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You Really Need to Get Rid of Those Laundry Detergent Pods

Photograph by Twenty20

Laundry detergent pods may have made washing clothes more convenient, but they've been nothing but trouble for those trying to look out for the safety of young kids.

Not long after the colorful plastic packets went on the market in 2012, we started hearing about kids mistaking them for candy and eating them. Poison-control centers around the U.S. got thousands of reports of kids under 5 who either tried to eat or accidentally inhaled the contents of the pods. Some got the concentrated detergent inside the plastic pouch on their skin or in their eyes.

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A study published by the Journal of the American Medical Association found that these pods causes more than 25 percent of all eye burns reported in hospitals and clinics around the country in 2015. These chemical burns to the eyes can be permanently damaging.

Consumer Reports stopped recommending the pods because of the danger they pose to children.

"Laundry deteregent pods are presenting more serious symptoms," Consumer Reports wrote when reports of problems first started coming to light. "Along with vomiting, lethargy and delirium, some victims have stopped breathing. Eye injuries are another common hazard. And since 2013, at least two children have died after ingesting a pod."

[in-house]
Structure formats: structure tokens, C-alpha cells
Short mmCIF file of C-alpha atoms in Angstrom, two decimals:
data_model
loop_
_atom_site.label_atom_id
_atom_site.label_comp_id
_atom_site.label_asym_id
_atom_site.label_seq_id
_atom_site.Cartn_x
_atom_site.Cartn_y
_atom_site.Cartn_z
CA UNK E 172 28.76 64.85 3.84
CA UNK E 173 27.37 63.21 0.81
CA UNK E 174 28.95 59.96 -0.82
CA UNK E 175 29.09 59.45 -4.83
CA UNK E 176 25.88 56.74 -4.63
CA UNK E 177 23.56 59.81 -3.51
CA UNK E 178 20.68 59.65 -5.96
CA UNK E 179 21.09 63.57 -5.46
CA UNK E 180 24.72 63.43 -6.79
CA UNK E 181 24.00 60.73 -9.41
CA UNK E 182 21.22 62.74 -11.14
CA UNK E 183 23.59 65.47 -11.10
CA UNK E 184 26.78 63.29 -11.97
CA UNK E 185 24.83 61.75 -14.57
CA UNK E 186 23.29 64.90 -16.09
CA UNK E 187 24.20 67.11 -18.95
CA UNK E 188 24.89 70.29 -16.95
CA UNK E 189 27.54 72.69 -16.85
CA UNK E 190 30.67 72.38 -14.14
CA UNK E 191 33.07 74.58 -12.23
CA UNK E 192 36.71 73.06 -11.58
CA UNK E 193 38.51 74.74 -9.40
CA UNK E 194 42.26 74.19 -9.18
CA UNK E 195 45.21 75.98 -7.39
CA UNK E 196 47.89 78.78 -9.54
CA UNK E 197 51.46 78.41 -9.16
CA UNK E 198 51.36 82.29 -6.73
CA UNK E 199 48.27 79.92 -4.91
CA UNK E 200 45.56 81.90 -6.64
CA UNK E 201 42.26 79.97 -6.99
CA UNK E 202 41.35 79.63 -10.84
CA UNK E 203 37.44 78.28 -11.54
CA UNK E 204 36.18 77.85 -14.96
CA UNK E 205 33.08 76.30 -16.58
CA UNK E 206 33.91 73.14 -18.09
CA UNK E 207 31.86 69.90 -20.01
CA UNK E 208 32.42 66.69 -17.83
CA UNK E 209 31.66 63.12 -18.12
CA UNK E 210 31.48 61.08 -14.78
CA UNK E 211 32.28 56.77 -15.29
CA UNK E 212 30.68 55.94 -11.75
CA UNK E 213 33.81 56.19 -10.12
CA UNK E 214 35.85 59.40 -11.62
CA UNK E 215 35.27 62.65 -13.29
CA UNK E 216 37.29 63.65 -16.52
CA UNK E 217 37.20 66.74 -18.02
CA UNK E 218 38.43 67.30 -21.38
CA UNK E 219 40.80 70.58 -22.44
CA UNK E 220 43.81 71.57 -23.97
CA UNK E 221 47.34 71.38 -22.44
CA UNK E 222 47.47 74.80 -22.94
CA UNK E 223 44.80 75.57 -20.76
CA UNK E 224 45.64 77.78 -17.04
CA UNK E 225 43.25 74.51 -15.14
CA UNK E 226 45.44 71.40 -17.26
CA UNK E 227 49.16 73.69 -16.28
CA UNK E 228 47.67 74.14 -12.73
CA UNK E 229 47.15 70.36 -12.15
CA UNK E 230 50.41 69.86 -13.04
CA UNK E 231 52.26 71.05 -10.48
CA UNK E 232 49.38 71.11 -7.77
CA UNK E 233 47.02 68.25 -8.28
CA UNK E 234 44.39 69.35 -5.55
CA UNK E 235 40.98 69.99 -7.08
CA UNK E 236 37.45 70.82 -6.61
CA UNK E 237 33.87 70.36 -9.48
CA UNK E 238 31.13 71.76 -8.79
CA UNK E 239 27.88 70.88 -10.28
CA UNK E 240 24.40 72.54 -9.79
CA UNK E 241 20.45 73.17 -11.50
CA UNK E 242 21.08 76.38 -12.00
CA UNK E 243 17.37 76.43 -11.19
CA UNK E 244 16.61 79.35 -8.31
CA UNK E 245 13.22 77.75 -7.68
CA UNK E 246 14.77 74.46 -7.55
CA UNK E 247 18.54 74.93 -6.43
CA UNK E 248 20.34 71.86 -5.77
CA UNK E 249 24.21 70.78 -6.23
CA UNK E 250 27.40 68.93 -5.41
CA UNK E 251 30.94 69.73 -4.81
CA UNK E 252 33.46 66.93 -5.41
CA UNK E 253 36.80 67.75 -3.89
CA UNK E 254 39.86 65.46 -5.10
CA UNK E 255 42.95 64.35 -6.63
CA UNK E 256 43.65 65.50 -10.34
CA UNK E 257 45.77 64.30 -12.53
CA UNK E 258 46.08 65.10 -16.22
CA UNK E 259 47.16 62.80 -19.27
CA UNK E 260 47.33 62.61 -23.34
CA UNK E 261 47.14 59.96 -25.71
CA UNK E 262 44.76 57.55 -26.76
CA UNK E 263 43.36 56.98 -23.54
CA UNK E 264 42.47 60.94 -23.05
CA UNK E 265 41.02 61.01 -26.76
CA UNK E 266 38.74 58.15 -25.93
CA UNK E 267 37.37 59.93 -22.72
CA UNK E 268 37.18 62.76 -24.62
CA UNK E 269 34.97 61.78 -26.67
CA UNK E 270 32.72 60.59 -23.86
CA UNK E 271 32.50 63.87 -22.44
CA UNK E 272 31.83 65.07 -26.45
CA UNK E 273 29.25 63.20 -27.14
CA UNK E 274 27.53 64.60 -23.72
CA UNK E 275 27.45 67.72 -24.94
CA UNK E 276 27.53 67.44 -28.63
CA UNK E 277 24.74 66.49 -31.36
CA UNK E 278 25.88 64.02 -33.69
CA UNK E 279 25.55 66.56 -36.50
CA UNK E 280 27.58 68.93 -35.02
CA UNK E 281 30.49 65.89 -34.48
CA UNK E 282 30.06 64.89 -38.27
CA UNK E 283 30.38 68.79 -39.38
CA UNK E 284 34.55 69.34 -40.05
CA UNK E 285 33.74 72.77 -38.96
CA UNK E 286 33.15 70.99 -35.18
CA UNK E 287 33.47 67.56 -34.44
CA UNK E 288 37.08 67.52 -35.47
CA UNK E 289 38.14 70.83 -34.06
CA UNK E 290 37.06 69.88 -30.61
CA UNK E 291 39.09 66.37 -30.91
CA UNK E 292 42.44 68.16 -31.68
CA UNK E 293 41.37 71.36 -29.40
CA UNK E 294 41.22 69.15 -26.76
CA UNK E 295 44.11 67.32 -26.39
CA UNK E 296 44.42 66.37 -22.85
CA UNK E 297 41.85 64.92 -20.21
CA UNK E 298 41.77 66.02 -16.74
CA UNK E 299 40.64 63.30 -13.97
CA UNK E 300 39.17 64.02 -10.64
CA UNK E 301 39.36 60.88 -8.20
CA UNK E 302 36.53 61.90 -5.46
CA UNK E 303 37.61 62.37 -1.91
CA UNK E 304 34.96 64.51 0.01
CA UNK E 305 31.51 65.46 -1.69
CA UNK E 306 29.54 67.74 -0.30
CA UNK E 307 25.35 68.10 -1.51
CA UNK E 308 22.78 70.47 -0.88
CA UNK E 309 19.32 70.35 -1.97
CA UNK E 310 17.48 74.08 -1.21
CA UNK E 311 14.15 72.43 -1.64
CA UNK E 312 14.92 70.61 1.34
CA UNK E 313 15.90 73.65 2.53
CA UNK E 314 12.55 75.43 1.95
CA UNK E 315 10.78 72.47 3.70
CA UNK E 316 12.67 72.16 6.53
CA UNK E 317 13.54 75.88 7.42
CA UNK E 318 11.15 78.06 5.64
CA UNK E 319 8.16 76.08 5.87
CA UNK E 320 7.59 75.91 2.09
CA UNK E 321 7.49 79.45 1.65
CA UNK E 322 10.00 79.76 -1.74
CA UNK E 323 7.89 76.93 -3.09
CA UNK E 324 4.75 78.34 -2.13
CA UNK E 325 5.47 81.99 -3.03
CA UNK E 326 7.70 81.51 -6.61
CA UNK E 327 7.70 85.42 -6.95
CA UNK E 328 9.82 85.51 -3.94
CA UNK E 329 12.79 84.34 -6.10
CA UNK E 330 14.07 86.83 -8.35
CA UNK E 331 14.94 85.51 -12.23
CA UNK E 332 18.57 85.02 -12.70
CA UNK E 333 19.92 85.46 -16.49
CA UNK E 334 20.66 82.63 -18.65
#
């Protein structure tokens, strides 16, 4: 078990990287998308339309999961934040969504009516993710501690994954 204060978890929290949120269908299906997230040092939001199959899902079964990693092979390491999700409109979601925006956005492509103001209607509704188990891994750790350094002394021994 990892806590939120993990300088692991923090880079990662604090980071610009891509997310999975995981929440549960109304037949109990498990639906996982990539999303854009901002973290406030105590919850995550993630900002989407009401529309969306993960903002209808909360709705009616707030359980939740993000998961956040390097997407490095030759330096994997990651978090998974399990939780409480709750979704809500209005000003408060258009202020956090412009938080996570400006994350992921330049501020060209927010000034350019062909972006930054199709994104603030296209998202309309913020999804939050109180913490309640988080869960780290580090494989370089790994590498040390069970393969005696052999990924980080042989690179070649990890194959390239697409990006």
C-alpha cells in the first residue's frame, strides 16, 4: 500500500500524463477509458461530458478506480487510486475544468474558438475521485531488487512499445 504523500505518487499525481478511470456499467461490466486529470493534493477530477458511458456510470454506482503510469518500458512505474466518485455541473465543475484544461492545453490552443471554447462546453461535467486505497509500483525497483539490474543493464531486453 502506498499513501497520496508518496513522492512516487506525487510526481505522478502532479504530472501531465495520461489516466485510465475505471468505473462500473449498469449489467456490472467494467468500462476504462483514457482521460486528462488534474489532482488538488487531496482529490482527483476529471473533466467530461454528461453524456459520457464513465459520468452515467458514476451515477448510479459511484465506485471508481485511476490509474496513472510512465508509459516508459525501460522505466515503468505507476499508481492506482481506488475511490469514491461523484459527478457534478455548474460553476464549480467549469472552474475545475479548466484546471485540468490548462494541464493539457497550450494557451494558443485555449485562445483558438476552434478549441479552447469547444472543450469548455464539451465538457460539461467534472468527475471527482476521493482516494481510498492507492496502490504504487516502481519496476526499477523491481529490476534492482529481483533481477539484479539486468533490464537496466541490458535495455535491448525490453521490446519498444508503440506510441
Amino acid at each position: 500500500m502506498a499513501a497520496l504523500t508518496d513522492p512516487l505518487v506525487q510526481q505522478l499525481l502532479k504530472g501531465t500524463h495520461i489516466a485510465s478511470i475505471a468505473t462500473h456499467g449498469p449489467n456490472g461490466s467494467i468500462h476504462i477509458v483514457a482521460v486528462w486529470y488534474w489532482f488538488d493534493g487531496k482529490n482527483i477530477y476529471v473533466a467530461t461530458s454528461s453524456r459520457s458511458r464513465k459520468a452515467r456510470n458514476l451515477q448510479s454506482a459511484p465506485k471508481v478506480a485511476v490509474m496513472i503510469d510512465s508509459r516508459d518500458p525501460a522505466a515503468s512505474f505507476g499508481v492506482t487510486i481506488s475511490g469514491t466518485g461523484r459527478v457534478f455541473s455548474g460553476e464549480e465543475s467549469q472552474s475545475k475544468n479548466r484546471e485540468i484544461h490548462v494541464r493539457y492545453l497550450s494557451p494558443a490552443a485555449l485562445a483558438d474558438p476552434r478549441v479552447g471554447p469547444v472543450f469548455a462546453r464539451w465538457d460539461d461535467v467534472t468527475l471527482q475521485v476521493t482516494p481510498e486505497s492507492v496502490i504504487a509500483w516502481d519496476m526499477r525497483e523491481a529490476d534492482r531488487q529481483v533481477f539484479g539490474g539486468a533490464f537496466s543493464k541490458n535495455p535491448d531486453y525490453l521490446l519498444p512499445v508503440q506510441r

R. Sterling Haring, a researcher at the Johns Hopkins Bloomberg School of Public Health in Baltimore, led the first study of laundry detergent pod-related eye injuries. He told reporters that what he found astounded even him. While looking for data on chemically caused injuries to the eyes, he expected to find the bulk of the reports from adults who worked in industries where they were exposed to the dangers. Instead, he found 50 percent more eyes burns were reported in kids than in adults.

“Community ophthalmologists, optometrists, pediatricians and ER docs were going on the news and saying these are common occurrences—and almost invariably they mentioned laundry detergent pods.”

Between 2012 to 2013, laundry detergent pods poisoned more than 17,000 children. Eye burns presented a different danger because of the concentration of the liquid detergents inside the pods.

Liquid detergent was introduced as laundry pods in 2012, so the injury reports before and after show how frequently kids are getting their hands on the pods and hurting themselves.

Symptoms of poisoning and injury from the pods are different from the ones doctors typically observed from exposure to standard laundry detergents.

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"Approximately 1,500 preschoolers (aged 3-4) visited emergency rooms in 2010 and 2011 due to chemical eye burns, with no cases due to laundry detergent pods. The year 2012 notched 12 cases, and the following year: 262. And in 2015, the last year with available NEISS data, 480 tykes went to the emergency room with laundry detergent pod-related ocular burns," PBS News reported.

Experts like Haring think this trend will continue, despite industry efforts to make the pods less visible or easy to access by altering the packaging.

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